Notice that the color-coded grafting steps are grouped very differently from the steps for grafting k1, p1 ribbing top-to-top. When it comes to grafting ribbing patterns, top-to-bottom grafting is much more straightforward and easier to visualize. There’s no need to follow convoluted formulas because there are just four steps needed for each knit or purl stitch.

All four steps are confined within the vertical transition lines so the same four steps can be used on any combination of ribbing. There is no need for set-up and ending steps, and no need to look at the next stitch on the front needle because you’re only working with one stitch at a time.

Picking Up the Provisional Cast-On Stitches

Most grafting tutorials will tell you that you need to have the same number of stitches on each needle, regardless of the type of grafting that you are doing. But as with most grafting tutorials, the “universal rules” only work in certain circumstances (we’ll talk more about so-called universal formulas in Myth #4). What many tutorial writers fail to take into account is the difference in structure between the top and bottom rows, especially when both knit and purl stitches are involved. The illustration below shows live loops at the bottom and top of a piece of k1, p1 ribbing worked over five stitches.

Because the bottom loops fall between the working loops on the needle, there will be one fewer whole loop on the bottom row than on the top row (in this case, four loops instead of five). But notice that there is also a half-loop at the beginning and end of the bottom row. If you’ve ever removed a waste-yarn crochet chain from provisional cast-on stitches, you may have noticed that the very last cast-on stitch removed from the chain is smaller than the rest of the stitches and it won’t ravel if you drop it from the waste yarn. This is one of the half-loops at the edge.

Some knitters compensate for the one-stitch shortfall between the top and bottom rows by picking up this half-loop, which works fine if the provisional cast-on stitches are going to be used for knitting in the opposite direction or for grafting a pattern such as stockinette or garter stitch where the alignment of stitches isn’t an issue. But if you’re grafting a pattern like k1, p1 ribbing, it’s important to place the half-loop at each edge on the needle so that there is one more stitch on the back needle than on the front. (The other half-loop needs to be created at the other end by wrapping the cast-on tail around the needle and running it back to the wrong side of the work.) That way, all four steps of the first and last grafted stitches can be worked and the side edges will be nice and smooth. In our five-stitch sample, the five top loops will be placed on the front needle and the six bottom loops (four whole loops, plus two half loops) will be placed on the back needle.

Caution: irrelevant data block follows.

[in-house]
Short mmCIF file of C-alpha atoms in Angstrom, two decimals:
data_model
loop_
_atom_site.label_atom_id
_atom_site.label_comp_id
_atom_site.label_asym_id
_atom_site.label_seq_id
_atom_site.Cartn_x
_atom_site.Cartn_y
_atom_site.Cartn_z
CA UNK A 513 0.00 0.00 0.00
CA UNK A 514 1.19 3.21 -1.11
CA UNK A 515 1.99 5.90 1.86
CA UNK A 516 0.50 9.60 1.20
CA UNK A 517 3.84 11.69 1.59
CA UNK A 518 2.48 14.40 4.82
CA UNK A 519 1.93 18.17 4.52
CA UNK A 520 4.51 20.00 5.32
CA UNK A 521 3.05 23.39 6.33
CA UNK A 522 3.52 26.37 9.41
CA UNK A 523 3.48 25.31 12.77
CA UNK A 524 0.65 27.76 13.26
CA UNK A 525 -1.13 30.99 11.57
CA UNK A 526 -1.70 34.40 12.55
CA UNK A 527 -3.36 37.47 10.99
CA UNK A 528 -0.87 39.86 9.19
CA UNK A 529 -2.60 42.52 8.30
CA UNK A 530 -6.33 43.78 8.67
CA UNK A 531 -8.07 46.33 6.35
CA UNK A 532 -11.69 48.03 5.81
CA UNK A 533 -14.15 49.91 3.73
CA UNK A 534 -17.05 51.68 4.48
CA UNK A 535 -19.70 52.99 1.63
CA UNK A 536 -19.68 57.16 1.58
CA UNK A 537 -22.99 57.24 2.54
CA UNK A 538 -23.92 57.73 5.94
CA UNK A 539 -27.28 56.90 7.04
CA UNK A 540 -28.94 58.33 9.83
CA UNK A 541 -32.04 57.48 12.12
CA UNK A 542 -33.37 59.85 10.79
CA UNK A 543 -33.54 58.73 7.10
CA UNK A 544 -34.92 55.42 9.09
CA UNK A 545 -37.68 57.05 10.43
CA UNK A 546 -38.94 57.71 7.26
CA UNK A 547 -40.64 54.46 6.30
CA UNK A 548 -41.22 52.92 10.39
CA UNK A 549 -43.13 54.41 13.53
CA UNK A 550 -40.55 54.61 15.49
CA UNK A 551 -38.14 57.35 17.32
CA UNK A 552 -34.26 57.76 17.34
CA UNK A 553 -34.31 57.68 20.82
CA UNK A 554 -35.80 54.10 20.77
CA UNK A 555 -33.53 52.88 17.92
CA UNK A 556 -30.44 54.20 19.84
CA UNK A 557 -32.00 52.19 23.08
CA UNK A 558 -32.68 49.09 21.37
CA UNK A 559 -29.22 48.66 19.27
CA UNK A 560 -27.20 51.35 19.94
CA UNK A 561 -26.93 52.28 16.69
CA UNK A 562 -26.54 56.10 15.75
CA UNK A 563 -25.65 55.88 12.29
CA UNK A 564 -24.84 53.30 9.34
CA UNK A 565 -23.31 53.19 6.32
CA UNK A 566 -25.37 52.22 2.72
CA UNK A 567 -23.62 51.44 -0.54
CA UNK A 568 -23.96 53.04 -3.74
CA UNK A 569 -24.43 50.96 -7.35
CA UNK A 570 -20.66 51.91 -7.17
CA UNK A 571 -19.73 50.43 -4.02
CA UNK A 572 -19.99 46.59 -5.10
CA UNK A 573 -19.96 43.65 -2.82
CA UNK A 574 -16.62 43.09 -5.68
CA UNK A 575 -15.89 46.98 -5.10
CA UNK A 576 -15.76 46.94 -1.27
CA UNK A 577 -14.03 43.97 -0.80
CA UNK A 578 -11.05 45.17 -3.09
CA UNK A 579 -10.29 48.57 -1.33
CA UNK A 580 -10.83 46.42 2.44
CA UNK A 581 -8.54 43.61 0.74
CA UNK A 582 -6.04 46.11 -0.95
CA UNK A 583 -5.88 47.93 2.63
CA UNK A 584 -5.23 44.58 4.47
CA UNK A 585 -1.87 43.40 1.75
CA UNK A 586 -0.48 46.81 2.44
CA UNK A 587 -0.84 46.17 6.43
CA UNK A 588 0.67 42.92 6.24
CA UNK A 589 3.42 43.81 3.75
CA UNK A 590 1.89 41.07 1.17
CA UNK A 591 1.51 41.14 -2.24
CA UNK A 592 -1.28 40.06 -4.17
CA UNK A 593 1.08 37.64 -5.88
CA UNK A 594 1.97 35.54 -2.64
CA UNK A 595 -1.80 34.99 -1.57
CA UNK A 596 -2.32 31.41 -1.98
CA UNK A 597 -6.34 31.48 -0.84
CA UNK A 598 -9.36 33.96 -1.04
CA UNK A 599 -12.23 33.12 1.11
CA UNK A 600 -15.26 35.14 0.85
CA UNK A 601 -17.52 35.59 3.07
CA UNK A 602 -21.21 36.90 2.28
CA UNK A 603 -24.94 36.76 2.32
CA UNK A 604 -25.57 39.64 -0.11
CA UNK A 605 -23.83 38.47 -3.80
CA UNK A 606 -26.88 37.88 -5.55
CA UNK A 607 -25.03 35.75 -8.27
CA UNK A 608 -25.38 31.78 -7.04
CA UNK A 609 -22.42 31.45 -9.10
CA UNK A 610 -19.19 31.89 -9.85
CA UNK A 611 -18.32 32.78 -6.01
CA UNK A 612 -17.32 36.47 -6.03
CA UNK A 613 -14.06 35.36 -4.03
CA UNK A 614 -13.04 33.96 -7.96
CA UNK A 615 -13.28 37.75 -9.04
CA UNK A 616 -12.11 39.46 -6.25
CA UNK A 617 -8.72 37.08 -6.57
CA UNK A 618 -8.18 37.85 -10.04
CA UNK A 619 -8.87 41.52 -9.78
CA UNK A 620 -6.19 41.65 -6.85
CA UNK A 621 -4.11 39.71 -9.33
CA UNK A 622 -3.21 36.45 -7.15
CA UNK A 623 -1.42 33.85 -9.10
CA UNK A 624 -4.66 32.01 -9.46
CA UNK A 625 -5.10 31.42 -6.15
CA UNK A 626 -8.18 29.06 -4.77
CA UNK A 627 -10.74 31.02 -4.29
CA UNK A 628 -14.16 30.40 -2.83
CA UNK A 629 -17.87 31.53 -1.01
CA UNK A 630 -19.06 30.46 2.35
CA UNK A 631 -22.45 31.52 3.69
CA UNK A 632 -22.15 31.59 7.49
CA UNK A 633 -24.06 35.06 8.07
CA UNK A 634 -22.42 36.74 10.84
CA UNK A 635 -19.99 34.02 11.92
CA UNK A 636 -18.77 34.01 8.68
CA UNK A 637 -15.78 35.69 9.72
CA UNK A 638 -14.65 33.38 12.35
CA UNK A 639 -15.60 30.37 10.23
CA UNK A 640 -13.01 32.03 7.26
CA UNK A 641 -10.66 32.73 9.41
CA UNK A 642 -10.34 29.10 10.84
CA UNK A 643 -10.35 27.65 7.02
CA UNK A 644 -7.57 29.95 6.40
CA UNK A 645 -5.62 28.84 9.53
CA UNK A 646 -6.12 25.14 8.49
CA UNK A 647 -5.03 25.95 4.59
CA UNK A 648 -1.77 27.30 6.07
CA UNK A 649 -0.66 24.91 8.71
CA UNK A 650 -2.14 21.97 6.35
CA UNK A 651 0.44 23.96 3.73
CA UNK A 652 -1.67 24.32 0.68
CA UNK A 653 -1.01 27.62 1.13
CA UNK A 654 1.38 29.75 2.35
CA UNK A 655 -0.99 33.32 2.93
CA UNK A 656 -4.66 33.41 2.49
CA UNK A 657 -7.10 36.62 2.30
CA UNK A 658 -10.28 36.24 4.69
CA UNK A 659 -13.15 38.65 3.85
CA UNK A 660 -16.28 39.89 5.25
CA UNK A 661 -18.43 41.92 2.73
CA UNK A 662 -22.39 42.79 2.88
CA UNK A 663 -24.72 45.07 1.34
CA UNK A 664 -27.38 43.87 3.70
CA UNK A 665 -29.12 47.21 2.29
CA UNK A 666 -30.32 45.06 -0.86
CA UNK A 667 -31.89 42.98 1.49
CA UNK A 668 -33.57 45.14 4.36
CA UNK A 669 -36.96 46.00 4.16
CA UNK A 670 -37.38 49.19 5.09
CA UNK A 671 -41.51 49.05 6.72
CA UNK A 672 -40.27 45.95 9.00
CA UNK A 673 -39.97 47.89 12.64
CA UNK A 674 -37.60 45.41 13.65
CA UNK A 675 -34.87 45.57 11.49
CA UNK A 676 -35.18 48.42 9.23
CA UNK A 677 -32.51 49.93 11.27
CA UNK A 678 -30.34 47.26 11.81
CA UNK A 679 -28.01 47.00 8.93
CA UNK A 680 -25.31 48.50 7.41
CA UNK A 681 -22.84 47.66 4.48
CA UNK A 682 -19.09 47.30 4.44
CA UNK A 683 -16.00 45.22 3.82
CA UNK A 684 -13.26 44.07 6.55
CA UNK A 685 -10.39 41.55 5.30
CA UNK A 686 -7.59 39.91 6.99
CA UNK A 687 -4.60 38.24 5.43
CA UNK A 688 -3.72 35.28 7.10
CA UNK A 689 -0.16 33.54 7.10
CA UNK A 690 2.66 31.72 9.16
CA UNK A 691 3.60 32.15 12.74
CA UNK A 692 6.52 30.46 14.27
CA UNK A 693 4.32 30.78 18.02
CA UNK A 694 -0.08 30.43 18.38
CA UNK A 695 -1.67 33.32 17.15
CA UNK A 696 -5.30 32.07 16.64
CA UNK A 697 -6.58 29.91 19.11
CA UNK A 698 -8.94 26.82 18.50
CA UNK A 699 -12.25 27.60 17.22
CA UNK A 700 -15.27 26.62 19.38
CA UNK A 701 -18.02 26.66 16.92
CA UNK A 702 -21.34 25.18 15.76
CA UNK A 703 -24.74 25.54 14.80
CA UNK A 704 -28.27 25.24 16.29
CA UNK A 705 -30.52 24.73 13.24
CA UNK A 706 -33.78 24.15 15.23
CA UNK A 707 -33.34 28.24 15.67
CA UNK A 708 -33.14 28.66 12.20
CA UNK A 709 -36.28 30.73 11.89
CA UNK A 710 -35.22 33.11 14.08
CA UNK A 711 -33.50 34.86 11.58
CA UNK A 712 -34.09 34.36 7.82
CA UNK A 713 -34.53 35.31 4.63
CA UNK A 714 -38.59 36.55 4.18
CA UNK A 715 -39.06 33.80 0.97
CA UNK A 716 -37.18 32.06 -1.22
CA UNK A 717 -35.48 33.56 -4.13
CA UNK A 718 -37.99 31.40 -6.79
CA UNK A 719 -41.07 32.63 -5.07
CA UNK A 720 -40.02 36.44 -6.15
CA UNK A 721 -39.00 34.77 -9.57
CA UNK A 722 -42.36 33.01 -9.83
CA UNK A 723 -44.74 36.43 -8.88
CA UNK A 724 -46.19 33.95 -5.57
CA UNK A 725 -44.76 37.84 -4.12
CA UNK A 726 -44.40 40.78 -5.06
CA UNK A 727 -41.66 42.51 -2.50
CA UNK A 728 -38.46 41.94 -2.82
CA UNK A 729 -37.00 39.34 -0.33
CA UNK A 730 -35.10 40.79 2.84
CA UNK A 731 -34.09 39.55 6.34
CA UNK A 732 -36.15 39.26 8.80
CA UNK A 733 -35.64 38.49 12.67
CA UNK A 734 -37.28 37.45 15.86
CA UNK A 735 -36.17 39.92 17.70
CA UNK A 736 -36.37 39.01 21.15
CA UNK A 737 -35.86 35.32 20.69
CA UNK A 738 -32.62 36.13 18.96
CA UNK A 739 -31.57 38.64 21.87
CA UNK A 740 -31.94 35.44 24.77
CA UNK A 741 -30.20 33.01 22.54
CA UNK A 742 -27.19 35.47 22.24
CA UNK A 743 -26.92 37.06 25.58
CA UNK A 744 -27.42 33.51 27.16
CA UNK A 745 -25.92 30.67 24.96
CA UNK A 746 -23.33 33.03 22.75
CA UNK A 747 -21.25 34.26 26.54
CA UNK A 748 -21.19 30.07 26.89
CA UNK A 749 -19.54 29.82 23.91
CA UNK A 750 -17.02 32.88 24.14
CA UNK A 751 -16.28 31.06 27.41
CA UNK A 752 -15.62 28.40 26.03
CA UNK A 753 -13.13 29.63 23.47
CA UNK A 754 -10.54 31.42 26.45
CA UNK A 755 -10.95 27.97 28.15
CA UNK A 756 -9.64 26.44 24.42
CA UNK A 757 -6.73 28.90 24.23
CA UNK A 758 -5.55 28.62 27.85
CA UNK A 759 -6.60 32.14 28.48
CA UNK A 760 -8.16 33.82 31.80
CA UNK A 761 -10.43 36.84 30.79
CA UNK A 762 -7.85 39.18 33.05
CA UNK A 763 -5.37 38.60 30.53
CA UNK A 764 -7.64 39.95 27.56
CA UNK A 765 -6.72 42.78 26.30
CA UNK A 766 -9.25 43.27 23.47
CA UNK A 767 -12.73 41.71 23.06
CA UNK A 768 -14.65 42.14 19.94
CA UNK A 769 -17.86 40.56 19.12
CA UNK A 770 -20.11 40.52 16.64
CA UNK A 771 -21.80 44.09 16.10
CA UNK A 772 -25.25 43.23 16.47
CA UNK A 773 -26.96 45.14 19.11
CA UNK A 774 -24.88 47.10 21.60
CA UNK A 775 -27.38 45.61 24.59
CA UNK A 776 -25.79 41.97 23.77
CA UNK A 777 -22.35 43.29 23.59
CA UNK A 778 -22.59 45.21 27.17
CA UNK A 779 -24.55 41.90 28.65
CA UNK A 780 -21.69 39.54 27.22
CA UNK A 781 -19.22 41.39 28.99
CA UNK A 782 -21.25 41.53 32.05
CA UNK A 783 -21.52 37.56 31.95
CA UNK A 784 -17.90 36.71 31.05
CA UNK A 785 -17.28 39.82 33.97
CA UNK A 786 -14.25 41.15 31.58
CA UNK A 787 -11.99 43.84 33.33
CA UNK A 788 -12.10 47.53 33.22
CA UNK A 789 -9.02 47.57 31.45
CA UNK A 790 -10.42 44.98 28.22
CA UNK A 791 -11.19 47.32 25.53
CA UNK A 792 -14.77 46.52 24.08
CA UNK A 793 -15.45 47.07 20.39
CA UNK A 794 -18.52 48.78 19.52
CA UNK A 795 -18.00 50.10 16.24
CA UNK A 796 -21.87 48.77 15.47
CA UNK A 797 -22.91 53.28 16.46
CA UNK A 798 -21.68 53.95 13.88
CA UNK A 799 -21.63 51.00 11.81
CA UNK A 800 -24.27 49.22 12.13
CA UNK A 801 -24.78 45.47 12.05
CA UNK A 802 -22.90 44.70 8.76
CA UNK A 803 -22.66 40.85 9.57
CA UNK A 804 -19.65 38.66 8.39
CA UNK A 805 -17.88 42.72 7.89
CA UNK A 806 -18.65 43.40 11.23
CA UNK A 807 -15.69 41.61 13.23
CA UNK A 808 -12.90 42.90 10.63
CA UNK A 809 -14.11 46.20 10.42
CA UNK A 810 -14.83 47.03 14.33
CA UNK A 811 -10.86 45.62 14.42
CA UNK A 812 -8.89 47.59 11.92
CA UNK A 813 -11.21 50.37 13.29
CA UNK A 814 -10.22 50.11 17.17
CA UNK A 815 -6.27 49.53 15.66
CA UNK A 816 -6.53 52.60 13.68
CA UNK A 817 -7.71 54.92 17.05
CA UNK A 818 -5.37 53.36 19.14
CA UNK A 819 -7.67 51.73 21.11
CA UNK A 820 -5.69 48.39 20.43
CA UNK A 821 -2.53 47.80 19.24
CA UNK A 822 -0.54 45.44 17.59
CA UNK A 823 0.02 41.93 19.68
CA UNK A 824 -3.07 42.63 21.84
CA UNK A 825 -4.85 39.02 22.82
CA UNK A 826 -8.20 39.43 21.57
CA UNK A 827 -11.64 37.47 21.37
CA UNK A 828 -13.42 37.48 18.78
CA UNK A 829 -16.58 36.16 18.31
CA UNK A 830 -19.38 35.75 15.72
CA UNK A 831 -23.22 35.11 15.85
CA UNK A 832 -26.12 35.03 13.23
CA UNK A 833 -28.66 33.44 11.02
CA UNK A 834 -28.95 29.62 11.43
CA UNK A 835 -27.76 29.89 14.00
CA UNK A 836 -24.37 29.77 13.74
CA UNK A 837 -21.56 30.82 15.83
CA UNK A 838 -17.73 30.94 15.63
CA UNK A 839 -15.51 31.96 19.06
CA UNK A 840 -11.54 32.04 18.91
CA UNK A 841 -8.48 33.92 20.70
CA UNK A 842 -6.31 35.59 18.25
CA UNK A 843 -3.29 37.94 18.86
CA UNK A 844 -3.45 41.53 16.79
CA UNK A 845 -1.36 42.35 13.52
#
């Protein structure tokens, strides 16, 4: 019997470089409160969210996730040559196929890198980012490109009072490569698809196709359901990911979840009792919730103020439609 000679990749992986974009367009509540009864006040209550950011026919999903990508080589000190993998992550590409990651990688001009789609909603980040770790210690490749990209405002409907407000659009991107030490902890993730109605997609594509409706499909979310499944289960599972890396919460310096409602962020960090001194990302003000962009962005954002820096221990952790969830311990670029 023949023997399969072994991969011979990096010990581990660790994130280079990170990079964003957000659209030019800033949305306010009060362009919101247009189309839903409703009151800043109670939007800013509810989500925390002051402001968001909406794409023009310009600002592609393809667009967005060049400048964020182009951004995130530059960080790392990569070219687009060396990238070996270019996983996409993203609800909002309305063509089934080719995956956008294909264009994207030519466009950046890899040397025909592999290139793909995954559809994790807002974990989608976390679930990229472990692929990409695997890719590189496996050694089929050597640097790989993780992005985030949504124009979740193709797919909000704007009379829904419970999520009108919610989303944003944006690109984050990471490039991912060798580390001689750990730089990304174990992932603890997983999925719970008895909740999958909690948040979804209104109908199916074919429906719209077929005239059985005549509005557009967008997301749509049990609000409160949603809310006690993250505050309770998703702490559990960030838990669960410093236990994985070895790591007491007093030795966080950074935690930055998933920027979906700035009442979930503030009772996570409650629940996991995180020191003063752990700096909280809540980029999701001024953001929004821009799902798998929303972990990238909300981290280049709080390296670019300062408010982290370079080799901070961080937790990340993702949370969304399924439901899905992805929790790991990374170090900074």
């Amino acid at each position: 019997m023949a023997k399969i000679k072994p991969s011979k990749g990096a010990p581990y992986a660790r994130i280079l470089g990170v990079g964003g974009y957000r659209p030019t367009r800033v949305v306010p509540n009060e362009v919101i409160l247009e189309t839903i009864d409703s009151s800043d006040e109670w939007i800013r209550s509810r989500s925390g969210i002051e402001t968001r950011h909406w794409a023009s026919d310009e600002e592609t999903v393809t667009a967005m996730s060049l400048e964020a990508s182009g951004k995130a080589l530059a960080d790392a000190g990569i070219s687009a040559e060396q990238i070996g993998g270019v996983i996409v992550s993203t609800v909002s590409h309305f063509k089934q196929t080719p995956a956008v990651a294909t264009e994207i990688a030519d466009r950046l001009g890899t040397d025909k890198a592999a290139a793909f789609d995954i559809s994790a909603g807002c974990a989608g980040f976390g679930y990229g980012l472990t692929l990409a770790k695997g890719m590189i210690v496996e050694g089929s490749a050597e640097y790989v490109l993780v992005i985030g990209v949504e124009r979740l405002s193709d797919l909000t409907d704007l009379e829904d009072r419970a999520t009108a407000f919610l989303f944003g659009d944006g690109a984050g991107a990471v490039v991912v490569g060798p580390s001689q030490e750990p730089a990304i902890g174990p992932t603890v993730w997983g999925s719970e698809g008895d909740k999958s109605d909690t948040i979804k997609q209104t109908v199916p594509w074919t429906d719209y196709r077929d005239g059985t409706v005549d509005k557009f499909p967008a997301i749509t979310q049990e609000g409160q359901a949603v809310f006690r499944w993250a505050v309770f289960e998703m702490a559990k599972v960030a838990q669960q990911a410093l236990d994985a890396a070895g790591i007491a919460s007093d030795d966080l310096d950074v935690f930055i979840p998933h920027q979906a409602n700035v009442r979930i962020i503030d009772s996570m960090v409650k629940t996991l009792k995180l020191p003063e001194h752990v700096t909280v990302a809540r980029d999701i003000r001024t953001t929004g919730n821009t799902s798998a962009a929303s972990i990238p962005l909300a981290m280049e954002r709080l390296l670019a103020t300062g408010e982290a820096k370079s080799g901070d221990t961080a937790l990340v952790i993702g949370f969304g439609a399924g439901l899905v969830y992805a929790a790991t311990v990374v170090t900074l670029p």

Another difference between the loops on the top row and those on the bottom row in k1, p1 ribbing is how the loops on the front and back needles will appear as the stitches are being grafted. The illustrations below show what the ribbing looks like on the back needle in both top-to-top grafting (at left) and top-to-bottom grafting (at right). At first glance, they might look similar, but a closer look reveals that they are actually very different.

As we saw earlier, in top-to-top grafting, the knitting direction of both pieces is oriented toward the live stitches. The following illustration shows the stitches as they would look when they’re sitting on the knitting needles, with the right side of the piece on the front needle facing and the wrong side of the piece on the back needle facing. The ribbing pattern on the front needle begins and ends with a knit stitch, and the pattern on the back needle begins and ends with a purl stitch. The jog is created when the two pieces are grafted from different directions.

grafting knitting

In top-to-bottom grafting, the knitting direction of the piece on the front needle moves toward the live stitches on the needle and the knitting direction of the piece on the back needle moves away from the live stitches. This illustration shows the stitches as they’d look on each needle during grafting, with the right side of the front needle facing and the wrong side of the back needle facing.